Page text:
Looking for a new true crime book to read? Here are some titles that hit the shelves in January, February, and March. If any of these titles interest you, you can use the links below to place a hold in our catalog, or you can always give us a call to put one on hold for you. The following descriptions were provided by the publisher.
At Any Cost: A Father’s Betrayal, a Wife’s Murder, and a Ten-year War for Justice by Rebecca Rosenberg
At Any Cost unravels the twisted story of Rod Covlin, whose unrepentant greed drove him to an unspeakable act of murder and betrayal that rocked New York City.
Wealthy, beautiful, and brilliant, Shele Danishefsky had fulfillment at her fingertips. Having conquered Wall Street, she was eager to build a family with her much younger husband, promising Ivy League graduate Rod Covlin. But when his hidden vices surfaced, marital harmony gave way to a merciless divorce. Rod had long depended on Shele’s income to fund his tastes for high stakes backgammon and infidelity–and she finally vowed to sever him from her will. In late December 2009, Shele made an appointment with her lawyer to block him from her millions. She would never make it to that meeting.
Two days later, on New Year’s Eve, Shele was found dead in the bathtub of her Upper West Side apartment. Police ruled it an accident, and Shele’s deeply Orthodox Jewish family quickly buried her without an autopsy on religious grounds. Rod had a clear path to his ex-wife’s fortune, but suspicions about her death lingered. As the two families warred over custody of Shele’s children—and their inheritance— Rod concocted a series of increasingly demented schemes, even plotting to kill his own parents, to secure the treasure. And as investigators closed in, Rod committed a final, desperate act to frame his own daughter for her mother’s death.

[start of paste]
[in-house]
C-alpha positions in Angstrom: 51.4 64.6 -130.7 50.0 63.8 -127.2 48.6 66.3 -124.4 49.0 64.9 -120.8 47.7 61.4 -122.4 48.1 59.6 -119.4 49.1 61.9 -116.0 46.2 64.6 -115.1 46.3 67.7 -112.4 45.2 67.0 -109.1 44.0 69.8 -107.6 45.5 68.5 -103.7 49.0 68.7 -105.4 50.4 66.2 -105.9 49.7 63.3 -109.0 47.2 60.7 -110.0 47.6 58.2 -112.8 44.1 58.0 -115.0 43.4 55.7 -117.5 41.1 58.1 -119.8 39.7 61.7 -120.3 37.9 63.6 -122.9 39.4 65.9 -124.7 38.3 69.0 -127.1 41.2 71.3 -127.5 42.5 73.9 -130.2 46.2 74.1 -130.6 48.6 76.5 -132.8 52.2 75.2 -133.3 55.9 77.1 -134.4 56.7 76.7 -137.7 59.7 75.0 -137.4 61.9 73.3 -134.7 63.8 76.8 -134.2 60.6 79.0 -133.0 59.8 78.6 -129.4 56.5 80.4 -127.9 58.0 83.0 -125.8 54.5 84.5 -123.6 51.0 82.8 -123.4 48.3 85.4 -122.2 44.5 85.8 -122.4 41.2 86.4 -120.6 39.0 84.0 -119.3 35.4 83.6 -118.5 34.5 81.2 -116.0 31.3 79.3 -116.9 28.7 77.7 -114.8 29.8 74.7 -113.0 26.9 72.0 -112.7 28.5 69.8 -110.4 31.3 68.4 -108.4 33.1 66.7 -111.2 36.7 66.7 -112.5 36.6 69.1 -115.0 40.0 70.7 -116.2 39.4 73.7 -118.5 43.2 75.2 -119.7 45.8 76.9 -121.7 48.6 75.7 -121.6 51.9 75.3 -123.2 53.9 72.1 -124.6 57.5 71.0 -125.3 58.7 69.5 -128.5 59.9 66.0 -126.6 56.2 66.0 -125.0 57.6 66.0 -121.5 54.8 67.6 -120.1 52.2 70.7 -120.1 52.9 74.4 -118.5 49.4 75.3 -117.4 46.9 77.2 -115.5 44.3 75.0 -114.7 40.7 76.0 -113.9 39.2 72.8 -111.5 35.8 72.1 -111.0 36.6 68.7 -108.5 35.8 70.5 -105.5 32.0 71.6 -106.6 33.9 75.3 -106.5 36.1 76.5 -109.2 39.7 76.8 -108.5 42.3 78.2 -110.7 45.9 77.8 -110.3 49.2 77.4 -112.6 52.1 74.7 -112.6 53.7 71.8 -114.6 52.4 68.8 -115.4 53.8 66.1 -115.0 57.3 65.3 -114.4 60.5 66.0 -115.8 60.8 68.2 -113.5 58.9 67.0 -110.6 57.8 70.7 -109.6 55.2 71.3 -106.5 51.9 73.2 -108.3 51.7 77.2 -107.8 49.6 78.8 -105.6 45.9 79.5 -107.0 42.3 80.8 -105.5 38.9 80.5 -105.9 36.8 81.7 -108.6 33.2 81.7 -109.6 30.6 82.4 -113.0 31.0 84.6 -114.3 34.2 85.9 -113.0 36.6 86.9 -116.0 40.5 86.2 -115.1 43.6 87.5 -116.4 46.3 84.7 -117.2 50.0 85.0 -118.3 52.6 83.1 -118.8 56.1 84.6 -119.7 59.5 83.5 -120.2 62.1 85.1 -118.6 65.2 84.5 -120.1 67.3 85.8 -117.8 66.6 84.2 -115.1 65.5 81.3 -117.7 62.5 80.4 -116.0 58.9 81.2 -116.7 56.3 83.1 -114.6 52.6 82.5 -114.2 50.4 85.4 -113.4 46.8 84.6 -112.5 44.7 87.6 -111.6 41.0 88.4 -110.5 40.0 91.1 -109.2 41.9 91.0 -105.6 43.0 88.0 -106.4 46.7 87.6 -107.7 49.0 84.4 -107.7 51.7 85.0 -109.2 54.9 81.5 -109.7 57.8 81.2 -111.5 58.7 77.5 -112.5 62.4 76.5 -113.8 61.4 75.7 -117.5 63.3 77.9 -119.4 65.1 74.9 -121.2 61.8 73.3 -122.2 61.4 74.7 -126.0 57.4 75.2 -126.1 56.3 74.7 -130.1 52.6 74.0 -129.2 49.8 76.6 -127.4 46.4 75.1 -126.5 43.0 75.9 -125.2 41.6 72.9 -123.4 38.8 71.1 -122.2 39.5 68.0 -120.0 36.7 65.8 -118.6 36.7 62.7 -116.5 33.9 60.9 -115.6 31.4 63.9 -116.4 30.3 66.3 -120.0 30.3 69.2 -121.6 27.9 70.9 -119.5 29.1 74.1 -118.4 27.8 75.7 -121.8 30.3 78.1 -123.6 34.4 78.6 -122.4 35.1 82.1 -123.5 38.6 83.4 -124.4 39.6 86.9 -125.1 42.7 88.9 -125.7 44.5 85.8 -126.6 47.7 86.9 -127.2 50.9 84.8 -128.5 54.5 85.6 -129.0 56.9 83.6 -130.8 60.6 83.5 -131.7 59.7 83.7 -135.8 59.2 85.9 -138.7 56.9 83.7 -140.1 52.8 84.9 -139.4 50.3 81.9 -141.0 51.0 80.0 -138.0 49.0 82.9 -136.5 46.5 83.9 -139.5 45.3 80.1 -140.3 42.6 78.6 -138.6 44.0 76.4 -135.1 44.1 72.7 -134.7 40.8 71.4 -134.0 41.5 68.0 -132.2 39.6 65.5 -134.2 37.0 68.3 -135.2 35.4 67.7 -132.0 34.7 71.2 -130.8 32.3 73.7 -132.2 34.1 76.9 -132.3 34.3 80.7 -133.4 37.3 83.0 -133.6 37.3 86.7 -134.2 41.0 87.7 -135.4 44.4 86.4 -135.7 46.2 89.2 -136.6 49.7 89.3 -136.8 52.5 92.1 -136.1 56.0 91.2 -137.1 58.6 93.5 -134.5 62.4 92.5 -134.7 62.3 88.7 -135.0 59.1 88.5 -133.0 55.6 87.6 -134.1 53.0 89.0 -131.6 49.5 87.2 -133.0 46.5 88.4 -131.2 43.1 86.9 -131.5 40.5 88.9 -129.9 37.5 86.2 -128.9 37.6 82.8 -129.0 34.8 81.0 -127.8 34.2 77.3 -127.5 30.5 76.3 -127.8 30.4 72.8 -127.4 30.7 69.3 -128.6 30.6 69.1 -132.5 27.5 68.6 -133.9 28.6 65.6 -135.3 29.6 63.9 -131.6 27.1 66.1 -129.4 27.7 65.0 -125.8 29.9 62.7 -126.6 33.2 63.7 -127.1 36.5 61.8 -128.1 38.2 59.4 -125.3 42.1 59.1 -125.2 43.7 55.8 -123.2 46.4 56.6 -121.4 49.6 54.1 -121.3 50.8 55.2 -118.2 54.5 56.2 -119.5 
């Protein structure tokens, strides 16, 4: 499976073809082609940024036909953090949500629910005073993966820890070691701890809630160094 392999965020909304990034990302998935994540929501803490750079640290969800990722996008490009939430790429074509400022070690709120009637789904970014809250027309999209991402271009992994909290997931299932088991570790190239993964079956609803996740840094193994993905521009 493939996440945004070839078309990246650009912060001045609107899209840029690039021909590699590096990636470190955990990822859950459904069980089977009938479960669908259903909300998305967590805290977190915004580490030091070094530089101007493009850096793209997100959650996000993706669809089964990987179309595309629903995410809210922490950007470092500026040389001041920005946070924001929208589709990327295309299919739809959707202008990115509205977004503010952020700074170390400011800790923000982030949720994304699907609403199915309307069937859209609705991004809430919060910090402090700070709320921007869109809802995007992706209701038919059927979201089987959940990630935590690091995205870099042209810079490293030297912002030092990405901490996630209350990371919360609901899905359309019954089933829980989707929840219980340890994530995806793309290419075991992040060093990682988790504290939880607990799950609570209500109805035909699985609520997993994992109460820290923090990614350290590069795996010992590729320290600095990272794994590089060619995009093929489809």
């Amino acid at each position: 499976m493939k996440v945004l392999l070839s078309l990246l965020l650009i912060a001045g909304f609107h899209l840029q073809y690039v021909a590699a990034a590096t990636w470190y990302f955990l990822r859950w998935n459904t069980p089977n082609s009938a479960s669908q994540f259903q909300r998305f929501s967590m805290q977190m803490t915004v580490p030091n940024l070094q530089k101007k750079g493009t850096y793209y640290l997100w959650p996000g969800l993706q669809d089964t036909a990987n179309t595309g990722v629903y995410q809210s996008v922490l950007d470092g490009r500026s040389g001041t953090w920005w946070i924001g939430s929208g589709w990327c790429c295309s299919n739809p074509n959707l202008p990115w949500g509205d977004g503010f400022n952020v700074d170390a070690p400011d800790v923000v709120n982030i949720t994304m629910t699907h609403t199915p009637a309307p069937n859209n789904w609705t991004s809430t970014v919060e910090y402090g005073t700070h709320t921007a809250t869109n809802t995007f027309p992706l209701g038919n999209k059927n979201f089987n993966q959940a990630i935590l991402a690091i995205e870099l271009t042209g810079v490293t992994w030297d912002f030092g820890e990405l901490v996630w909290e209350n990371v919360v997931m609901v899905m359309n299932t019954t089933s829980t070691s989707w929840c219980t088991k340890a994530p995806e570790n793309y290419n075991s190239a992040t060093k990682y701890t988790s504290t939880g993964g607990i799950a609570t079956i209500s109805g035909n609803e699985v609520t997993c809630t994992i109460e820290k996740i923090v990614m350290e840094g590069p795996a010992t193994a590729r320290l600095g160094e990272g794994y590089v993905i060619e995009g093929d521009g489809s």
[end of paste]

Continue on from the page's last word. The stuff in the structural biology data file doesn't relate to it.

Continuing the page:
Journalists Rebecca Rosenberg and Selim Algar reconstruct the ten years that passed between the day Shele was found dead and the day her killer faced justice in this riveting account of how one man’s irrepressible greed devolved into obsession, manipulation, and murder.
The Babysitter: My Summers with a Serial Killer by Liza Rodman and Jennifer Jordan
A chilling true story—part memoir, part crime investigation—reminiscent of Ann Rule’s classic The Stranger Beside Me, about a little girl longing for love and how she found friendship with her charismatic babysitter—who was also a vicious serial killer.
Growing up on Cape Cod in the 1960s, Liza Rodman was a lonely little girl. During the summers, while her mother worked days in a local motel and danced most nights in the Provincetown bars, her babysitter—the kind, handsome handyman at the motel where her mother worked—took her and her sister on adventures in his truck. He bought them popsicles and together, they visited his “secret garden” in the Truro woods. To Liza, he was one of the few kind and understanding adults in her life. Everyone thought he was just a “great guy.”
But there was one thing she didn’t know; their babysitter was a serial killer.
Some of his victims were buried—in pieces—right there, in his garden in the woods. Though Tony Costa’s gruesome case made screaming headlines in 1969 and beyond, Liza never made the connection between her friendly babysitter and the infamous killer of numerous women, including four in Massachusetts, until decades later.
Haunted by nightmares and horrified by what she learned, Liza became obsessed with the case. Now, she and cowriter Jennifer Jordan reveal the chilling and unforgettable true story of a charming but brutal psychopath through the eyes of a young girl who once called him her friend.